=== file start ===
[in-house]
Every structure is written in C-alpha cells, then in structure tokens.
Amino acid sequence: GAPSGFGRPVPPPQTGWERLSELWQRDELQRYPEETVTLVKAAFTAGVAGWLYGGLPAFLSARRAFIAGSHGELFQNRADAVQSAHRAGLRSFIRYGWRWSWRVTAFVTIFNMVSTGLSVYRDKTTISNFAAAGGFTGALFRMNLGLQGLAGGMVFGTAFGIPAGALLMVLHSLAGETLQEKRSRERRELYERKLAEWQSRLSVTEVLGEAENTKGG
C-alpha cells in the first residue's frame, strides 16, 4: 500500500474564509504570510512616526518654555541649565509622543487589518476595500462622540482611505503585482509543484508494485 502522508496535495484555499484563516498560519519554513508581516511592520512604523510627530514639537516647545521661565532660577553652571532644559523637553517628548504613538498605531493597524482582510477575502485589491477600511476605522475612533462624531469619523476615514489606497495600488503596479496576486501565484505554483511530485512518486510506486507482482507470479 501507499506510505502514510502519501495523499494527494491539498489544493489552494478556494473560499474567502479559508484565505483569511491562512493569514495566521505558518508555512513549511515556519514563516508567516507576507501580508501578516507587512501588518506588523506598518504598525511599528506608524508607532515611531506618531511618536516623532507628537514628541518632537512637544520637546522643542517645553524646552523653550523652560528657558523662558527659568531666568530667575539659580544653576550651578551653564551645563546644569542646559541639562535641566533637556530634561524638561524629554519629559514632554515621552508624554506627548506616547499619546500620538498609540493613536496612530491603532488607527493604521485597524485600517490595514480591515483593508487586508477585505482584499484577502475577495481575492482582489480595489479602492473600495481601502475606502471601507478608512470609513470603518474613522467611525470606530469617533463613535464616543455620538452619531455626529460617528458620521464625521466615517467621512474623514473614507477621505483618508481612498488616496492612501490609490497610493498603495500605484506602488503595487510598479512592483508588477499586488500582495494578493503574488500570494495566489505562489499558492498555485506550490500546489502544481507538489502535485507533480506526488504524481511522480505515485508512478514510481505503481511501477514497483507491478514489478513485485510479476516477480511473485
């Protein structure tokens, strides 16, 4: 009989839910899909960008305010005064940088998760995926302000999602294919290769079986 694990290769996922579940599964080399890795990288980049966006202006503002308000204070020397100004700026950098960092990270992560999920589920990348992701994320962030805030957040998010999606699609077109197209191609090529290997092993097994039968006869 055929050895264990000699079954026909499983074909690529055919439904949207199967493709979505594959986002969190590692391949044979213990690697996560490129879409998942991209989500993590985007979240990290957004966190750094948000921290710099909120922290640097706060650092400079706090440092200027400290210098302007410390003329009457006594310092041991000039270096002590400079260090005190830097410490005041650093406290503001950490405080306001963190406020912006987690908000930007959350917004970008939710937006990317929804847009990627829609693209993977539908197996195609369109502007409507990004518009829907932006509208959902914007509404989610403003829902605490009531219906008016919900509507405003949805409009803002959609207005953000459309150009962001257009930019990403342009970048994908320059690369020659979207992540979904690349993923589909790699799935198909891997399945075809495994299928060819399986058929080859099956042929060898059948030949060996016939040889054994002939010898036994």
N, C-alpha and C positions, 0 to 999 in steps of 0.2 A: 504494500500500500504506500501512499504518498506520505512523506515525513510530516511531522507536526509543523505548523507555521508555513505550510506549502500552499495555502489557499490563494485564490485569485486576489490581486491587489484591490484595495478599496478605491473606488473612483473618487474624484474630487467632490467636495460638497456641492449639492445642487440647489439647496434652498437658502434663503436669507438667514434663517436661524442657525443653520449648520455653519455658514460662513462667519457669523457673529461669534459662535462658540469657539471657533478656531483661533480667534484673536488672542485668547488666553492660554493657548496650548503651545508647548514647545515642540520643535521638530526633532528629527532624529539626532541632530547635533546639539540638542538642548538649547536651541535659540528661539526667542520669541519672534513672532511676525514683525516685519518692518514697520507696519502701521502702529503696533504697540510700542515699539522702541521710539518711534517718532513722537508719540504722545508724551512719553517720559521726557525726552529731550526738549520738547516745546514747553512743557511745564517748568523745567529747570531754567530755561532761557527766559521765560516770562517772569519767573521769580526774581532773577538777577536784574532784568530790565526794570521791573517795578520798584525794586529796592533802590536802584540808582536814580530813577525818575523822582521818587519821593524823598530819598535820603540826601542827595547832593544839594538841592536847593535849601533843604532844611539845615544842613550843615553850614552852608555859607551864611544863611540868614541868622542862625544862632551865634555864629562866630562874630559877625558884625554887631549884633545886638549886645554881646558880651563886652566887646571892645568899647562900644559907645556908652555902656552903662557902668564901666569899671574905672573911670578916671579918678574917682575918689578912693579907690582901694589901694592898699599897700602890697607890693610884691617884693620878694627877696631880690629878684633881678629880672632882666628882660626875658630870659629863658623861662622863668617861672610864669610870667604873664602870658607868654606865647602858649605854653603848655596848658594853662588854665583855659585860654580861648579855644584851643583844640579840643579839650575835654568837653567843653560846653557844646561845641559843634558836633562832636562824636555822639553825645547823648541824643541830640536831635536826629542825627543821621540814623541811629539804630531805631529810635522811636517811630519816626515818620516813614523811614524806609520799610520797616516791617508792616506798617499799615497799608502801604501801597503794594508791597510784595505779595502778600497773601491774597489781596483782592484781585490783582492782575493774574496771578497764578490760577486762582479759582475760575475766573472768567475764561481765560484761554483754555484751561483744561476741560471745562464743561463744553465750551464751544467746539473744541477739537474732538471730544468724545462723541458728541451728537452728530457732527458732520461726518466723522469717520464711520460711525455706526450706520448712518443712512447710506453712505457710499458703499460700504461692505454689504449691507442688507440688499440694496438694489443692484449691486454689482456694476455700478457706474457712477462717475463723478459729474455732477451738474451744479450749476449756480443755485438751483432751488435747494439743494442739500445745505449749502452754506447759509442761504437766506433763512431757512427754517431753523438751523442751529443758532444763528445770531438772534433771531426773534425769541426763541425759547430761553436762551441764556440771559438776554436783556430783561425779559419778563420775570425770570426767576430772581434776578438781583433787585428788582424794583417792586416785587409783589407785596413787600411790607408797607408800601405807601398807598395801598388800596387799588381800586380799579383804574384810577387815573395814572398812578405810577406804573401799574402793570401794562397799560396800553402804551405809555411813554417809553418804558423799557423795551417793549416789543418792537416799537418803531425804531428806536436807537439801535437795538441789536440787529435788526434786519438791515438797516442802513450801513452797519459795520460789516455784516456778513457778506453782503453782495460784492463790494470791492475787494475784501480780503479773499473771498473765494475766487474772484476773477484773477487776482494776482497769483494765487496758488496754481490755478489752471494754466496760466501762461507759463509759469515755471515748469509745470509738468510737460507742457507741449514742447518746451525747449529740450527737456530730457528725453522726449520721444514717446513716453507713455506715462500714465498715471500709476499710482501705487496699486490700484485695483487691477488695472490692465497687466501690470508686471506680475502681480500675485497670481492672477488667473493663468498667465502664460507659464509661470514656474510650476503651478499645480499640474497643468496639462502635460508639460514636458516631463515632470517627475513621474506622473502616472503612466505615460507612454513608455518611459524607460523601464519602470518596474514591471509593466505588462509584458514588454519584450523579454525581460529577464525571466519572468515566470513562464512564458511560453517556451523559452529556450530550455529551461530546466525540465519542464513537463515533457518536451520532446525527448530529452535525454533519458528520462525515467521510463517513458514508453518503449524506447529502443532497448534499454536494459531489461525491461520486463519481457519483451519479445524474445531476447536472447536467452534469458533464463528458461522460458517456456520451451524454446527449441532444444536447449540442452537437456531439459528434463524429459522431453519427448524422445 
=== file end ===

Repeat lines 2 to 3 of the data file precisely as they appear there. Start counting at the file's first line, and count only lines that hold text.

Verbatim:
Every structure is written in C-alpha cells, then in structure tokens.
Amino acid sequence: GAPSGFGRPVPPPQTGWERLSELWQRDELQRYPEETVTLVKAAFTAGVAGWLYGGLPAFLSARRAFIAGSHGELFQNRADAVQSAHRAGLRSFIRYGWRWSWRVTAFVTIFNMVSTGLSVYRDKTTISNFAAAGGFTGALFRMNLGLQGLAGGMVFGTAFGIPAGALLMVLHSLAGETLQEKRSRERRELYERKLAEWQSRLSVTEVLGEAENTKGG